Child Of The Month
By Barb Corol
This beautiful little girl is Mayte, diagnosed shortly after birth with Cerebral Palsy.
Cerebral Palsy (CP) is a broad term used to describe a group of chronic “palsies” – disorders that impair control of movement due to damage to the developing brain. CP usually develops by age 2 or 3 and is a non-progressive brain disorder which means the brain does not continue to worsen throughout life. The symptoms however often change over time; sometimes getting better and sometimes getting worse. CP is one of the most common causes of chronic childhood disability.
Mom says that Mayte was a healthy baby. However at 5 months she noticed that Mayte was not acting like a normal child; she never moved her hands, could not roll or move her feet and had difficulty with feeding. The family took her to a Pediatric Specialist who suggested therapy. No neurological testing was done until much later. It was then that Mayte was diagnosed with Spastic Cerebral Palsy. CP cannot be cured; however a variety of resources and therapies can provide help and improve the quality of life for the individual.
Mayte attends at Fundacion Teleton (a government funded therapy program in Guadalajara) three days per week. They suggested she contact the DIF in Jocotopec. On June 18, 2014, Mayte was referred to Niños Incapacitados by the DIF and subsequently accepted into our program. At the moment we are helping the family with transportation to and from Guadalajara for her physical therapies and medicines. In the coming months, Mayte will undergo genetic testing and a host of studies, all of which are quite costly. There could also be some mechanical aids (wheelchair, braces, etc) necessary but only time will tell.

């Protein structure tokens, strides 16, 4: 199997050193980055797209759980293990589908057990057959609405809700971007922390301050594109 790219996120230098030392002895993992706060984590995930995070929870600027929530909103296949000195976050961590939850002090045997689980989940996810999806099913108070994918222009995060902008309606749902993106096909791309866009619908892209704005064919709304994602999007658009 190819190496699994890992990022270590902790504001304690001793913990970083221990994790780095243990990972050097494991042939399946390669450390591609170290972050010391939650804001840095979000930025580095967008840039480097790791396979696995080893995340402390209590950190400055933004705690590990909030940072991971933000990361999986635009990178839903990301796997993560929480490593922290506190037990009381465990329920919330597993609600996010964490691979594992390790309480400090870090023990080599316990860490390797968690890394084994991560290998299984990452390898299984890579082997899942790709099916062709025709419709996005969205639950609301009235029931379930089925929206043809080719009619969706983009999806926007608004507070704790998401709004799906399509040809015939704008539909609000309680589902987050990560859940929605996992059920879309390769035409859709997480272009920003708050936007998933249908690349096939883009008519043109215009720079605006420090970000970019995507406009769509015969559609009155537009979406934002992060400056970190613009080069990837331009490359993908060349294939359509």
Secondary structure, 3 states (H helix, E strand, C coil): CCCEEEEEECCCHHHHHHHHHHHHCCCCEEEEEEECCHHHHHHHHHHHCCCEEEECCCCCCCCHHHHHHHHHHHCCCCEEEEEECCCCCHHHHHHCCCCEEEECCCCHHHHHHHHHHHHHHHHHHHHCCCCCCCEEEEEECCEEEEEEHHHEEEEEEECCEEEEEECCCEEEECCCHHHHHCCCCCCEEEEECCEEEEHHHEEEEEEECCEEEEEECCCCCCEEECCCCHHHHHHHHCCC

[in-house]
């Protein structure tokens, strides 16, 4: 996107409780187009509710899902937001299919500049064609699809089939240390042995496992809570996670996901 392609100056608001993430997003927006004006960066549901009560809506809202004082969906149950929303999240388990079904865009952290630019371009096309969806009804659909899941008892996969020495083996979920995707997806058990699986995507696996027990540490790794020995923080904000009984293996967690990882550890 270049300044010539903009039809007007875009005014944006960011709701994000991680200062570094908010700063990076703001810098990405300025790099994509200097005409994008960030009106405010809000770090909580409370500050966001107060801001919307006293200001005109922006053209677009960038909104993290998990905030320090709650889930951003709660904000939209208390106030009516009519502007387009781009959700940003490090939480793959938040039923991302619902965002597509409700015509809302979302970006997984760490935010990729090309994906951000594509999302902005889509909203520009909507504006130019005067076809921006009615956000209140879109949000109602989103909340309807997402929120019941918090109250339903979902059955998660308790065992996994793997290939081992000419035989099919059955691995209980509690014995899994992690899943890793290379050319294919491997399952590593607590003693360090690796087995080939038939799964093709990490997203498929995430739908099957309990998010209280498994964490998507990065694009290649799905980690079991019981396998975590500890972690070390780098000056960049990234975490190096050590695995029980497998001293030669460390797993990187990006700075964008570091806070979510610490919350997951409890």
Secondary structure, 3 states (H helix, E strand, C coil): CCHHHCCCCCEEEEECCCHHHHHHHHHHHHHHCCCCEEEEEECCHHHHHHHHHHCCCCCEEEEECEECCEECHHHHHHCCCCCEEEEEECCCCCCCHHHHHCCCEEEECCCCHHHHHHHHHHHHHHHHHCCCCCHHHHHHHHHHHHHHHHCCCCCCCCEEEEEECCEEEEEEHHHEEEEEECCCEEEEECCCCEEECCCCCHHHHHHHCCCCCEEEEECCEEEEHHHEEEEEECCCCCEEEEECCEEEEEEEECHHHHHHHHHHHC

Much remains unknown about the disorder’s causes but evidence supports theories that infections, birth injuries and poor oxygen supply to the brain before, during and immediately after birth are common factors. Premature infants are particularly vulnerable. Severe illness such as meningitis during the first year of life, physical trauma, and severe dehydration can cause brain injury and result in CP.
Most children with CP can live long, happy, quality lives. However, the severity level of the child’s condition, as well as improper management of his or her symptoms, may put the child at risk for diminished life expectancy.
As Director of the Jocotopec Clinic, I thank you again for the opportunity of presenting one of our children.
Reminder, the Niños Incapacitados monthly general meetings will resume in September. Please join us on September 11th, 2014 to meet another one of our children. Our meetings are held at the Real de Chapala Hotel in Lower La Floresta, starting with coffee at 10:00, meeting at 10:30.
If you would like to learn more about Niños Incapacitados, we encourage you to visit our website at www.programaniños.org or call Rich Petersen (376-765-5511) or Barb Corol (376-766-5452).
For more information about Lake Chapala visit: www.chapala.com